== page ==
They will walk the streets from which they are forbidden
You see that we are rising our day is surely coming
No longer in the shadows
Of the ghosts of Deir Yassin

Below is the English translation of the Fadwa Tuqan
poem performed in this song by Rafeef Ziadah.
The Title of the poem is Fee Thikra Al Milad elEshreen
– 20th Birthday Anniversary.
I challenge .. No, my future
I will return with resolve and confidence
I hope one day to return
to my beloved homeland
to the flowers and roses
I no longer fear their power
I will return

Of the old ones now passed on
But it’s their blood our hearts are pumping
They will walk with us when we return to their towns
Whose names will live again
You see that we are rising our day is surely coming
No longer in the shadows
Of the ghosts of Deir Yassin
You see that we are rising
You know the fear is gone
We will return
You see that we are rising our day is surely coming
We are no longer in the shadows
Of the ghosts of Deir Yassin
You see that we are rising our day is surely coming
No longer in the shadows
Of the ghosts of Deir Yassin

September 22, 2012 Posted by | Ethnic Cleansing, Racism, Zionism, Timeless or most popular, Video | , , , , , | Comments Off on Phil Monsour – Ghosts Of Deir Yassin

Palestine…. A Moment of Reflection

To Save Palestine is to Save the World

By Nahida | Uprooted Palestinians | April 28, 2012

I often pondered as to why the name Holy Land was given to Palestine?

What is it about this land that justifies or legitimizes such a description when in fact that land, through myriad of foreign invasions has witnessed some of the cruelest, most barbaric, most unholy, most immoral human behaviour?

My latest visit to my Home-Land Palestine was a heartrending experience with shocking reality; a roller-coaster, a volcano of paradoxical emotions, an extraordinary visual and sensual intensive course, with daily, if not hourly, spiritual lessons.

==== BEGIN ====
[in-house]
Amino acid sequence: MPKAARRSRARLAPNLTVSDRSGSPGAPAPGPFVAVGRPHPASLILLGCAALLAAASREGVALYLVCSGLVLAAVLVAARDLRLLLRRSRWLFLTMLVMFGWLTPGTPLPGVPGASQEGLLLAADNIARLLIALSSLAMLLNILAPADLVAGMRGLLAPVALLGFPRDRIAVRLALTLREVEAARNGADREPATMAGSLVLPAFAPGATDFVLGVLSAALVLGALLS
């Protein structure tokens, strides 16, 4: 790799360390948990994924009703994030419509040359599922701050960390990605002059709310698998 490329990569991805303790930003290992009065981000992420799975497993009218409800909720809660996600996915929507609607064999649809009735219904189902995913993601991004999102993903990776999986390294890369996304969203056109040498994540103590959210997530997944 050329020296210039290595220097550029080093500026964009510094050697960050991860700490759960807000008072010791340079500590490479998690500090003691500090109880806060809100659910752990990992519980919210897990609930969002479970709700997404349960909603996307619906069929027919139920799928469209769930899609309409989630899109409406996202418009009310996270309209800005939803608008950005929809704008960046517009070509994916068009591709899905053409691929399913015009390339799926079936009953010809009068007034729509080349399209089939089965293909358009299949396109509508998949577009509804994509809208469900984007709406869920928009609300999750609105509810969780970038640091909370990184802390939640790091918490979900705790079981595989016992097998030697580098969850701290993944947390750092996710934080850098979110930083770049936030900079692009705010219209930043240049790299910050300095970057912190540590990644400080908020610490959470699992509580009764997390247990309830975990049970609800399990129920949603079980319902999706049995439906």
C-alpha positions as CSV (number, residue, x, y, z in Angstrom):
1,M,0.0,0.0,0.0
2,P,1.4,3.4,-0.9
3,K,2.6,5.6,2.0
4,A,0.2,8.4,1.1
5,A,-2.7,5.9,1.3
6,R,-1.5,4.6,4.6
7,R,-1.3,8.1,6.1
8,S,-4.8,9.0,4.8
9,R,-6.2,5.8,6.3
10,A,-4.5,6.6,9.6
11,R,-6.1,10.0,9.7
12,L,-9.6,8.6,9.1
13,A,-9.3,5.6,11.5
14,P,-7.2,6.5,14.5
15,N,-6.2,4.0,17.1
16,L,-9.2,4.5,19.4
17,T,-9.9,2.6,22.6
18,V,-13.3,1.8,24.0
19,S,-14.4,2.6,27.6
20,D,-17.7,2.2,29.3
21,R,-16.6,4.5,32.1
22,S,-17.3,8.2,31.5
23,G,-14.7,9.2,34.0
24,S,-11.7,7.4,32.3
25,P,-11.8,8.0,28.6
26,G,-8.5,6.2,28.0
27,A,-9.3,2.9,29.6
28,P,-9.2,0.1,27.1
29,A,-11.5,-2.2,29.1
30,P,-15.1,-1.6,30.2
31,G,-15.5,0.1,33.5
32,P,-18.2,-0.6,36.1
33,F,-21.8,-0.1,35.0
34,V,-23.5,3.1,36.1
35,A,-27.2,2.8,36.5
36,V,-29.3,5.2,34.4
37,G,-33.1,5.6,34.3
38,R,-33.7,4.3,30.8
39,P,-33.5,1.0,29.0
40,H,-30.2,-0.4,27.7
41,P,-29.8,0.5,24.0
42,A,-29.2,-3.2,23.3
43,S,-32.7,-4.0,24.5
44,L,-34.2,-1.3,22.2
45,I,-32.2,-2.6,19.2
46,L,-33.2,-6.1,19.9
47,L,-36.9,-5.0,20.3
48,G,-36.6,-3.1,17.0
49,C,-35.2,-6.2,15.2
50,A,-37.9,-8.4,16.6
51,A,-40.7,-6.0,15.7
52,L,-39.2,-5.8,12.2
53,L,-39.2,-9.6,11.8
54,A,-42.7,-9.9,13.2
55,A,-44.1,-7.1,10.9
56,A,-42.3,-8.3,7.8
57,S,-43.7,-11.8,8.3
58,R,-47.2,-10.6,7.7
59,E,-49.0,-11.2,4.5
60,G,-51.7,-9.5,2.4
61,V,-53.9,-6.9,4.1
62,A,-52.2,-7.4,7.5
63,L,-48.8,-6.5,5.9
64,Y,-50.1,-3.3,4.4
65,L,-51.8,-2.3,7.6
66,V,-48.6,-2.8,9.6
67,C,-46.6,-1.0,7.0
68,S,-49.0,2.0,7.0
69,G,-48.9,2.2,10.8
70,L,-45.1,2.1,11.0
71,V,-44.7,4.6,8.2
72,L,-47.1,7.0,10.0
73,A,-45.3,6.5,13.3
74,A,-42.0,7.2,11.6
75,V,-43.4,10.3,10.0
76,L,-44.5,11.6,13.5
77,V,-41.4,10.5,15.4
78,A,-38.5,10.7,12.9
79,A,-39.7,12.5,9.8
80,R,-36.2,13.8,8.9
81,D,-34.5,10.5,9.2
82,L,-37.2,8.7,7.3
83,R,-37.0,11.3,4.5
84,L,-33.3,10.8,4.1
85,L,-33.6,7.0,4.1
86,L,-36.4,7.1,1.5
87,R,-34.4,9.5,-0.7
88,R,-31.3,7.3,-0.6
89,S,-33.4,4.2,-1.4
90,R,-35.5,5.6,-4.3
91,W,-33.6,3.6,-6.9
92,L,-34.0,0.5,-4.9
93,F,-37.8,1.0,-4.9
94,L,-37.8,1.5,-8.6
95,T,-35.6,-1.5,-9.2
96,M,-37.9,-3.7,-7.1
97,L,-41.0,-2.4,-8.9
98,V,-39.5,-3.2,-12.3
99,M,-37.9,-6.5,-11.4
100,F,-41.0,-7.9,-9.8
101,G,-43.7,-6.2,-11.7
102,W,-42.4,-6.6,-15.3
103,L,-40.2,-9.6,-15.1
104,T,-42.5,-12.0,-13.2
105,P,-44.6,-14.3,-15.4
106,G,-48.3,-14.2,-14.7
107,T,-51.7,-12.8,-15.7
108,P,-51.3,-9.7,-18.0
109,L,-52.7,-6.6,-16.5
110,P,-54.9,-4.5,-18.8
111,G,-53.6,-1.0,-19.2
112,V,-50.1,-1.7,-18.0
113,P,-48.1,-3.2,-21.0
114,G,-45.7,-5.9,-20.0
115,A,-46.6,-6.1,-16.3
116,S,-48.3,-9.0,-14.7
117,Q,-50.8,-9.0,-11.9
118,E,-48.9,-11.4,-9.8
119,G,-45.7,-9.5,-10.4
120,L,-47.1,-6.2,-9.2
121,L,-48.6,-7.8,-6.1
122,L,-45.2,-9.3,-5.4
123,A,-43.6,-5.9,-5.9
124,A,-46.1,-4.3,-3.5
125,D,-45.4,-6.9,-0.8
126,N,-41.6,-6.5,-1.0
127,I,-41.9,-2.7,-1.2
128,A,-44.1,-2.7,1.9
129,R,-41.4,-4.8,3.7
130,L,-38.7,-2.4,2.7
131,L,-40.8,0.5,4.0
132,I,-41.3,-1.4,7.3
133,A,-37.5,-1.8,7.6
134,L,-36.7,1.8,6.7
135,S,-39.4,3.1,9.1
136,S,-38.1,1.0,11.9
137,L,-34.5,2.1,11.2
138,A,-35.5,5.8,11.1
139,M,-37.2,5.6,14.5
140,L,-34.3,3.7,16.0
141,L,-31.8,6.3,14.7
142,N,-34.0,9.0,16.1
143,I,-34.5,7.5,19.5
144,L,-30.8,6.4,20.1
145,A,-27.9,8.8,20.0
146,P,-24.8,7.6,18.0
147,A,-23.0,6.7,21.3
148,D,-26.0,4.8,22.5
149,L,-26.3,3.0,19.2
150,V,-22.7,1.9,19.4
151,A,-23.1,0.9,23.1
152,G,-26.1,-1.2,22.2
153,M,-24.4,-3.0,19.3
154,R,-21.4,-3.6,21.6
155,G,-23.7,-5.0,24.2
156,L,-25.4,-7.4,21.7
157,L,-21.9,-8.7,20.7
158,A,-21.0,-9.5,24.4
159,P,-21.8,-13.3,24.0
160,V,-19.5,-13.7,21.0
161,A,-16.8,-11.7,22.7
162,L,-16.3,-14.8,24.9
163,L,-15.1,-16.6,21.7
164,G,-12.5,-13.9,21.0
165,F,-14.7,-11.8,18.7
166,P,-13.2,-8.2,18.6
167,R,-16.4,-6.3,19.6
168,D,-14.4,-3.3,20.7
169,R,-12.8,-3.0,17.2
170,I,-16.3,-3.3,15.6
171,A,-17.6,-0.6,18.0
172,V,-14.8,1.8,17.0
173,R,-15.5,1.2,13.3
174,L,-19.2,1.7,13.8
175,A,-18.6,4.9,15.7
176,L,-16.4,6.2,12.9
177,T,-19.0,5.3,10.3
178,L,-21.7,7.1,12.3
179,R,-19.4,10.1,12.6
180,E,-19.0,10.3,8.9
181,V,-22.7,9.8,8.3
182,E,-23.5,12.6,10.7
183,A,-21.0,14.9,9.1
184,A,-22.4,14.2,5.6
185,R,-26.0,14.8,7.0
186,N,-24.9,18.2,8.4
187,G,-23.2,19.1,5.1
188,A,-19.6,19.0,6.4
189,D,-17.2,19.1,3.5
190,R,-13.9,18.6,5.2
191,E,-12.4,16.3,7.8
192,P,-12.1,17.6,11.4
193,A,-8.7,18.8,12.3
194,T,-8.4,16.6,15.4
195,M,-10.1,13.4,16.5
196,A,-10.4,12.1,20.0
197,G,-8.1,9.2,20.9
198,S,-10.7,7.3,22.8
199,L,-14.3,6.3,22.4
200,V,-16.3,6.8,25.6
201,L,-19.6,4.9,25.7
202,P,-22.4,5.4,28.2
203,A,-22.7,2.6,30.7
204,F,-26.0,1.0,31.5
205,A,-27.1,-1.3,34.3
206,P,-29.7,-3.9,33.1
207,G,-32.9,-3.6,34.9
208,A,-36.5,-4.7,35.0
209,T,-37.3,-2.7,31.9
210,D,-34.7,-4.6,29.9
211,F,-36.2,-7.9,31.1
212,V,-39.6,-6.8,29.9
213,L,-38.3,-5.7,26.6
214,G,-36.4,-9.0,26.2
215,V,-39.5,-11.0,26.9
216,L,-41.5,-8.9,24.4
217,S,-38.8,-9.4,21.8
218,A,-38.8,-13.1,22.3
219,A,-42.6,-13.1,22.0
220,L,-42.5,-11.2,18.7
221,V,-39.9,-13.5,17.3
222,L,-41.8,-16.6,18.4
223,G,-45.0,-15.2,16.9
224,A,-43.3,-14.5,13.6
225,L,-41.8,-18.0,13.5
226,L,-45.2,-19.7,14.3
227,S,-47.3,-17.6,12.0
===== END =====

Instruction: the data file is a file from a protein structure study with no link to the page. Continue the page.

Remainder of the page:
While the visit itself did not last more than ten days, I however travelled through time, standing on the terrace of my grandparents, I saw what was, what is and what could be.

As I stood on that old terrace of my grandfather’s house, facing the remains of the village of Lifta on one side and the construction of the Jewish colony Givat Shaul with its hideous buildings and eerie cemetery on the other, what I saw was indescribable: a vivid screen shot of two extremes of human existence and endeavour, a visual manifestation of a bizarre reality of two paradoxical worlds narrating the tragedy of what had happened and is still happening to Palestine and the world:

In the horizon, there before my eyes, was written the truth in plain indisputable language.

With poignant Lifta on my left I saw the past: organic, natural, native, rooted, sustainable, gentle, green, alive, flowing, timeless, tender, harmonious, modest, and exquisitely beautiful.

With Givat Shaul on my right I saw the present, violently constructed on the ruins of Deir Yassin by the Jewish-Zionist occupiers; artificial, implanted, pompous, forced, disconnected, rootless, harsh, malignant, cancerous, dead, offensive, aggressive, predatory, foreign, ruthless, and hideous beyond words.

On the terrace of my grandfather’s I saw a Civilization that lived by fostering life VS a Devilization that can only exist by destroying life.

On the terrace of my grandfather I saw a culture of Life being momentarily oppressed by a culture of Death.

On the terrace of my grandfather I understood that for us Palestinians if we are to make it into the future, all we need to do is to vehemently reject the poisonous glitter of the occupiers with all its multifaceted deception: where slavery is sugar-coated with slogans as “modern banking systems”, “global trade”, “free loans”, “buy now pay later” and “economic growth”.

On the terrace of my grandfather I understood that whatever we do we must vehemently oppose any attempt that aims to lure us to “learn” from or mimic the occupier in any shape or form:

Not in the way they run their society, where the selfish concept of “I” and “my interest” are promoted and admired while the foundation of civil human interaction and the altruistic concepts of “we” and the “communal interest” are frowned upon, despised and discouraged as irrelevant backwardness;